California’s Plastic Bag Ban, Does It Work?

In July 2015 and 2016, California elected to pass a single-use plastic bag ban, a law that prohibits retailers from giving consumer thin, single-use plastic bags for free.

Single-use plastic bags are categorized as thin plastic bags found at many retailers that usually rip while walking halfway through the parking lot.

Now, instead of using single-use bags, California requires all retailers to use heavy-duty plastic bags made from at least 20 percent recycled materials.

The bags are not only thicker, they can carry more weight, product, and are reusable. They also cost the consumer 10 cents a bag at checkout.

The idea behind the law is to prompt consumers to use their own reusable bags when they grocery shop, thus eliminating the amount of plastic waste from shopping bags.

And with a 10 cent charge per bag, it might prompt shoppers to think twice about if they really need a bag.

But is the law actually making a noticeable dent in saving the environment from plastic suffocation?

In a way, it is. Alameda County passed an ordinance in 2013 mimicking the current state law. After one year of the ordinance being in place, Alameda County noticed an 80 percent decrease in the use of paper and plastic bags, according to KQED News.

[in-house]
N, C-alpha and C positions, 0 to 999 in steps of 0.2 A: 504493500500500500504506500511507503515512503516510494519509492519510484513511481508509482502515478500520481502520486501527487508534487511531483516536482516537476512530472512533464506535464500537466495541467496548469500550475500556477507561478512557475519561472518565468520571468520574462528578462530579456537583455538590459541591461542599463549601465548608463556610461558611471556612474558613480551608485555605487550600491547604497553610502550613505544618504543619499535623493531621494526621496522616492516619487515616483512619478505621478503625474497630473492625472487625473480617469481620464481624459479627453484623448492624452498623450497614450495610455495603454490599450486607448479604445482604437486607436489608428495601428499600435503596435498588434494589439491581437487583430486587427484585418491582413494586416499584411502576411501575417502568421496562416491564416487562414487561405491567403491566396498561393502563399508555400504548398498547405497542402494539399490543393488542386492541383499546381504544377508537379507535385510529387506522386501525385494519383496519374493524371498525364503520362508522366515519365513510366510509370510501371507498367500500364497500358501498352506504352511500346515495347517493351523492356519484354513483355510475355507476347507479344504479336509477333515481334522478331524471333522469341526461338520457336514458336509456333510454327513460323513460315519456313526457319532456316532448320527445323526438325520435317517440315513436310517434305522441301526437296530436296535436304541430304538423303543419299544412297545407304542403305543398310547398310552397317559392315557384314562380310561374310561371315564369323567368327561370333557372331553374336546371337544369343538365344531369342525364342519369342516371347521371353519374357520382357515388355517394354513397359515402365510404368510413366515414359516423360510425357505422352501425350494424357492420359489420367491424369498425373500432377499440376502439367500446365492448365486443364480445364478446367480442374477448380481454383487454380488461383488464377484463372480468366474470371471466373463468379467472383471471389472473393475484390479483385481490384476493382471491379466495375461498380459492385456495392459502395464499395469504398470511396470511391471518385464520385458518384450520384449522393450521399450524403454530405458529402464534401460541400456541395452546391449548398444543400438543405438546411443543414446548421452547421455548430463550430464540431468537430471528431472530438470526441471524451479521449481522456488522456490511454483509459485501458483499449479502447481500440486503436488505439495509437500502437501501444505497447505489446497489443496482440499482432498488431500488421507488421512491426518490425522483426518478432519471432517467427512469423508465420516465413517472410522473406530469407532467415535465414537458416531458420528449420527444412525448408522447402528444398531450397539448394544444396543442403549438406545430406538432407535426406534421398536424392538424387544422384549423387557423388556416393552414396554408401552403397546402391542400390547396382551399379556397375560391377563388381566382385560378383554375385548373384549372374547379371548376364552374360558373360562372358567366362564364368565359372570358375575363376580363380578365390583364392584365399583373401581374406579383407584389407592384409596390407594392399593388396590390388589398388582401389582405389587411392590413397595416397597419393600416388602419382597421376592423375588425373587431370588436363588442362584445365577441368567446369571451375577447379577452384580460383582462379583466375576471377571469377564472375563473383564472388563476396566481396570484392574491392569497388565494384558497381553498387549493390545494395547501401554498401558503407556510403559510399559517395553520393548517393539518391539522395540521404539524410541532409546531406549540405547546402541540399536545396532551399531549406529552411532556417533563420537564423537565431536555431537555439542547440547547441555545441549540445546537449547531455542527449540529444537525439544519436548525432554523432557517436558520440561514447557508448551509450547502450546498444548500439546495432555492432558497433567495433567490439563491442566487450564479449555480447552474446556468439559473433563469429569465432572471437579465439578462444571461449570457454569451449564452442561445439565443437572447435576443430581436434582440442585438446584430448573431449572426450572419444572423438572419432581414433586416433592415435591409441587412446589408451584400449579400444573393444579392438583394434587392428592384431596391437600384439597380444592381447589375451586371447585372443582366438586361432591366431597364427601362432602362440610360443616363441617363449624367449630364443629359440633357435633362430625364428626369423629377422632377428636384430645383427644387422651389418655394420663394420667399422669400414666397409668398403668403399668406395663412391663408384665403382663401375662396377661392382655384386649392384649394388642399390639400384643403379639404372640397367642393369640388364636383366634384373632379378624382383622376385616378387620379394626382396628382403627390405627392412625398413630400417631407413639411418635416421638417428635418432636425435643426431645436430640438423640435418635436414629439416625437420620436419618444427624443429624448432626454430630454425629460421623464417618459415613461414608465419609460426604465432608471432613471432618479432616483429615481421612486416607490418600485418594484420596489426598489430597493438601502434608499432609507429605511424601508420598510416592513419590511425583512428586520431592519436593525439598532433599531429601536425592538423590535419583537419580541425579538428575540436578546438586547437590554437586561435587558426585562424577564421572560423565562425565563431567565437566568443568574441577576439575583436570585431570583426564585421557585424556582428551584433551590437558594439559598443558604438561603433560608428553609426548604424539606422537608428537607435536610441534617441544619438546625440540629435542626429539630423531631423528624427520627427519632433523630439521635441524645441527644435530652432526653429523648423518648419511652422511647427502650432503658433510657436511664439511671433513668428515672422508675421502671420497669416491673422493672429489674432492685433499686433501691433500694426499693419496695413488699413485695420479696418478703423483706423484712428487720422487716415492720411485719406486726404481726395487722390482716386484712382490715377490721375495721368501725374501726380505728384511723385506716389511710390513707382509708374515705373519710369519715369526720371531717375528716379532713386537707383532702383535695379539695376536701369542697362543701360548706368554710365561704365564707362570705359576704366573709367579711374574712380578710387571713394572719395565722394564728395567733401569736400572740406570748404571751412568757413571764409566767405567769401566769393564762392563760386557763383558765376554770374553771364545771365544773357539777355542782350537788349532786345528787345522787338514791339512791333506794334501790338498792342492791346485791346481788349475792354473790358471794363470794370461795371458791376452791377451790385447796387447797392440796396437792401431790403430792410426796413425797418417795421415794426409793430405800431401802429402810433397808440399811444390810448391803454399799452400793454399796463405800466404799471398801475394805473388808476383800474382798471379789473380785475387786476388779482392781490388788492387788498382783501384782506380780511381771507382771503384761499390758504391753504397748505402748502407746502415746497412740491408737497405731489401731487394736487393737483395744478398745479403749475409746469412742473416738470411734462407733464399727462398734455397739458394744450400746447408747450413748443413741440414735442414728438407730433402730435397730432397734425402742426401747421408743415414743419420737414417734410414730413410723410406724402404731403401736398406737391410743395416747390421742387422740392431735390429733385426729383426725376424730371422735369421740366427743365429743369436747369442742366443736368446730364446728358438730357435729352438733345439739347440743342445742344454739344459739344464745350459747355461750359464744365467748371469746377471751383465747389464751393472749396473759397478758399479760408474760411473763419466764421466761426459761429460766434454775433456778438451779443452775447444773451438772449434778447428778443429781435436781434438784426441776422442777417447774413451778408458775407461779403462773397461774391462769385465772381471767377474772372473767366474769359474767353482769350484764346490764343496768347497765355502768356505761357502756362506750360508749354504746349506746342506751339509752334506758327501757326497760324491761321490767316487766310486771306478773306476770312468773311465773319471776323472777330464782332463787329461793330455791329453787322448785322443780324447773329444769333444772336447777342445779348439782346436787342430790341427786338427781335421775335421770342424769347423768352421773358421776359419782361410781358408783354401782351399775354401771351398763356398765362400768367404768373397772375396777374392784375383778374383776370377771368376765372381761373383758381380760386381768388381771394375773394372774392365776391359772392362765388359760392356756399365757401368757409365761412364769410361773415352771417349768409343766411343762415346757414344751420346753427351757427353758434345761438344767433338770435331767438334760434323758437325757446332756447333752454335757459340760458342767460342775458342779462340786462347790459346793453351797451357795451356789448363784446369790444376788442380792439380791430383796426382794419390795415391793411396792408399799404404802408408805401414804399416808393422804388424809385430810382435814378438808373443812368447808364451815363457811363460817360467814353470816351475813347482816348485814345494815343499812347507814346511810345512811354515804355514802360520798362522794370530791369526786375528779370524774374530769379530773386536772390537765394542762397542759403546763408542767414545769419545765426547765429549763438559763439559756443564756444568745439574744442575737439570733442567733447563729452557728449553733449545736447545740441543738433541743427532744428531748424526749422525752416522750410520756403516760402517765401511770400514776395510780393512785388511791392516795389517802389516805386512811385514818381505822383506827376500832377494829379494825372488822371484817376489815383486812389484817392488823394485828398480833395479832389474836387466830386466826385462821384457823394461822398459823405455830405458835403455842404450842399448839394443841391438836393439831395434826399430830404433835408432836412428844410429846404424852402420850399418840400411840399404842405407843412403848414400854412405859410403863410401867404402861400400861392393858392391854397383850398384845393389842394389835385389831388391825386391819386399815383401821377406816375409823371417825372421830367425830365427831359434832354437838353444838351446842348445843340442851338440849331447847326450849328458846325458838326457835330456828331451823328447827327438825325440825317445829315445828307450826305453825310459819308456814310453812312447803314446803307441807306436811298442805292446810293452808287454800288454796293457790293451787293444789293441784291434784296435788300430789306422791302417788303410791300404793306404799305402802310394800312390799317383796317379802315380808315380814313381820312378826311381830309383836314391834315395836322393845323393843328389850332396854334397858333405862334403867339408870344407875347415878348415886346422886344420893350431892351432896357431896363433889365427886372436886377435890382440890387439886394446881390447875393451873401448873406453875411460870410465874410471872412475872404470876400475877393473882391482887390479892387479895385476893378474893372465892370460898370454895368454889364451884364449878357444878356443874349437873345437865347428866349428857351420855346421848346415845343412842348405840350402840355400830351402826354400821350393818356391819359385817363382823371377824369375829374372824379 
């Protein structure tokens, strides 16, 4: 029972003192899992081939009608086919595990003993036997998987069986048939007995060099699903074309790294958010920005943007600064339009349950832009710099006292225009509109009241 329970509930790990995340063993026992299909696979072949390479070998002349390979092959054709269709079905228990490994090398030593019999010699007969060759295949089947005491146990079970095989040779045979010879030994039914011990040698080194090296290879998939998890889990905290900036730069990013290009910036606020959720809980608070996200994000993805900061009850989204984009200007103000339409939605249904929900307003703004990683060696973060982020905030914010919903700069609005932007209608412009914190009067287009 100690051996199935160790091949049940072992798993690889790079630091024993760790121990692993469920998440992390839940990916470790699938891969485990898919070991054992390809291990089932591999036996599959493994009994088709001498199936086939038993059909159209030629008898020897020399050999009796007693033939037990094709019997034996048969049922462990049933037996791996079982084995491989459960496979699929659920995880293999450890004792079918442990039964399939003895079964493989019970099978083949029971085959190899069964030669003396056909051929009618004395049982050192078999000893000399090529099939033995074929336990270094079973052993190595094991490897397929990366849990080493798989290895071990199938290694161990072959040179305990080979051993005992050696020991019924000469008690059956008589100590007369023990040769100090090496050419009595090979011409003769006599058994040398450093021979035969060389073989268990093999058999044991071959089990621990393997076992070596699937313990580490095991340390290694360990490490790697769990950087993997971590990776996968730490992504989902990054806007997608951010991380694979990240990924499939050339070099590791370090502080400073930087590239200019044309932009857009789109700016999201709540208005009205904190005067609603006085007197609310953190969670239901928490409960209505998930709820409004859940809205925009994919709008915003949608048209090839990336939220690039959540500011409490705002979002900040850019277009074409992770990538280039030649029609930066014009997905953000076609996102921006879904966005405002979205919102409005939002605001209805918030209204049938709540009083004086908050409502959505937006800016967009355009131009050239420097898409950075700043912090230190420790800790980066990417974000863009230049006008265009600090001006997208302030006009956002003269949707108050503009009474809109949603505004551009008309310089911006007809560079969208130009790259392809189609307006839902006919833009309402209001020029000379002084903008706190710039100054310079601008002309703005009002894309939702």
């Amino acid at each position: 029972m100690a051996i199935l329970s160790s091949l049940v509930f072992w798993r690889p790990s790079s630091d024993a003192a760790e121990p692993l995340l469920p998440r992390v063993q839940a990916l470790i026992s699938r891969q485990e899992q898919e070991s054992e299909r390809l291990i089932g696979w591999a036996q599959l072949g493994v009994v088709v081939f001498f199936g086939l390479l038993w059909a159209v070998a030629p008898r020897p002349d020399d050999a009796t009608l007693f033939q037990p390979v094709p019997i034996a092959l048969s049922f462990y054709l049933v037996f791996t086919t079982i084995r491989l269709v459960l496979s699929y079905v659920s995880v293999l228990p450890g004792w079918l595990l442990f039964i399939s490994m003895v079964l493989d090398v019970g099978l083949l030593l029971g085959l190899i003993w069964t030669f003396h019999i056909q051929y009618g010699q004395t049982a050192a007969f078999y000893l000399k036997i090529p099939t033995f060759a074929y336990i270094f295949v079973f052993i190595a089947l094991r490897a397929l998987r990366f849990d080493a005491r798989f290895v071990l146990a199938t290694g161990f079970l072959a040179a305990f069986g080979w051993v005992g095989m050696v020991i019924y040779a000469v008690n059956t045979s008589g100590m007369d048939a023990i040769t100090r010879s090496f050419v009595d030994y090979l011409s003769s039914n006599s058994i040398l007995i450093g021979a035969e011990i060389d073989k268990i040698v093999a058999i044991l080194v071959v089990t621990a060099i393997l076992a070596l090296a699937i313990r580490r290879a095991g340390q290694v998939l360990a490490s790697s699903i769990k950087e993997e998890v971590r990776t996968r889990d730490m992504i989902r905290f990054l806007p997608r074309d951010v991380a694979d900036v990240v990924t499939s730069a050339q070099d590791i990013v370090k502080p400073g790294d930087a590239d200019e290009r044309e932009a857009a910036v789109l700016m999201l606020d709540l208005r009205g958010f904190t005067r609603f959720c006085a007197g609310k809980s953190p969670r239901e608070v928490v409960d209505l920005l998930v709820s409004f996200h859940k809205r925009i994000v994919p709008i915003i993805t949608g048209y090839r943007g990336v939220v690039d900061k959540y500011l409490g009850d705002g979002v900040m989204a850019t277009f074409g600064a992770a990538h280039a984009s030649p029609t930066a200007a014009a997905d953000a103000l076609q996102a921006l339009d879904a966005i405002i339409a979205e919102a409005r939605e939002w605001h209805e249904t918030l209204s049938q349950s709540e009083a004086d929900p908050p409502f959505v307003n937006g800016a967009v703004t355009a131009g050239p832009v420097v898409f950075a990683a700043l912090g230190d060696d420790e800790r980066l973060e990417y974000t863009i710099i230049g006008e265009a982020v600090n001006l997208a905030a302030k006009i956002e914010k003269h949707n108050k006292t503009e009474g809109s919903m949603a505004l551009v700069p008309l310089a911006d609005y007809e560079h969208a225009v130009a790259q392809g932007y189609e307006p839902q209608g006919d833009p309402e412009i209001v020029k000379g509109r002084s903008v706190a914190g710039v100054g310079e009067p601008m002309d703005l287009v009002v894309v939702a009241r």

After surveying how many people left various grocery stores with purchased plastic bags, the waste management agency StopWaste noticed twice as many people brought their own bags into the store with them, and three times as many people elected not to use a bag at all when only purchasing a few items.

Not only were people using less plastic bags, the grocery stores were purchasing less for the store. After obtaining purchasing reports from 69 chain stores in the Alameda County, StopWaste discovered plastic bag orders went down from 13 million to just 2 million, according to KQED News.

Some environmentalists argue that plastic bags make up a small portion of the plastic issue engulfing the planet, and say the real problem is with hard plastics like water bottle caps, straws and toothbrushes.

However, others argue that any reduction in the use of plastic is helpful, and will help make an impact reducing the amount of plastic making its way into the oceans.

Overall, it’s unclear how much the ban has reduced the use of plastic bags throughout the state of California. So far only Alameda County has looked into the effects the ban is making throughout the county.

Yet researchers seem to agree that much of the impact will fall into the hands of consumers and electing to bring reusable bags with them, whether it’s for grocery shopping or leisure shopping.